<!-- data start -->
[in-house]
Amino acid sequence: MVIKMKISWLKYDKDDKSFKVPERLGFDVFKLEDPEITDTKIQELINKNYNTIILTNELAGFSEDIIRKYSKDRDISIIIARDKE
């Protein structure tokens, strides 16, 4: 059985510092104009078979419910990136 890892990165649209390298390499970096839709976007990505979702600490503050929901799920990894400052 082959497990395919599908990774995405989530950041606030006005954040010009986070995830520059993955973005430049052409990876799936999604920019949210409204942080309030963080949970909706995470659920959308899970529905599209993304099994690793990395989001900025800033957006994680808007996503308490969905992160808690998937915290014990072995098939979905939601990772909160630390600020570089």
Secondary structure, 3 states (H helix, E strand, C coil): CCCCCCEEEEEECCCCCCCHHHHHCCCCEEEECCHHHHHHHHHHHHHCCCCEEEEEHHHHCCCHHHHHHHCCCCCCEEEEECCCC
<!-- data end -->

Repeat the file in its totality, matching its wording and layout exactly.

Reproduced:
[in-house]
Amino acid sequence: MVIKMKISWLKYDKDDKSFKVPERLGFDVFKLEDPEITDTKIQELINKNYNTIILTNELAGFSEDIIRKYSKDRDISIIIARDKE
């Protein structure tokens, strides 16, 4: 059985510092104009078979419910990136 890892990165649209390298390499970096839709976007990505979702600490503050929901799920990894400052 082959497990395919599908990774995405989530950041606030006005954040010009986070995830520059993955973005430049052409990876799936999604920019949210409204942080309030963080949970909706995470659920959308899970529905599209993304099994690793990395989001900025800033957006994680808007996503308490969905992160808690998937915290014990072995098939979905939601990772909160630390600020570089």
Secondary structure, 3 states (H helix, E strand, C coil): CCCCCCEEEEEECCCCCCCHHHHHCCCCEEEECCHHHHHHHHHHHHHCCCCEEEEEHHHHCCCHHHHHHHCCCCCCEEEEECCCC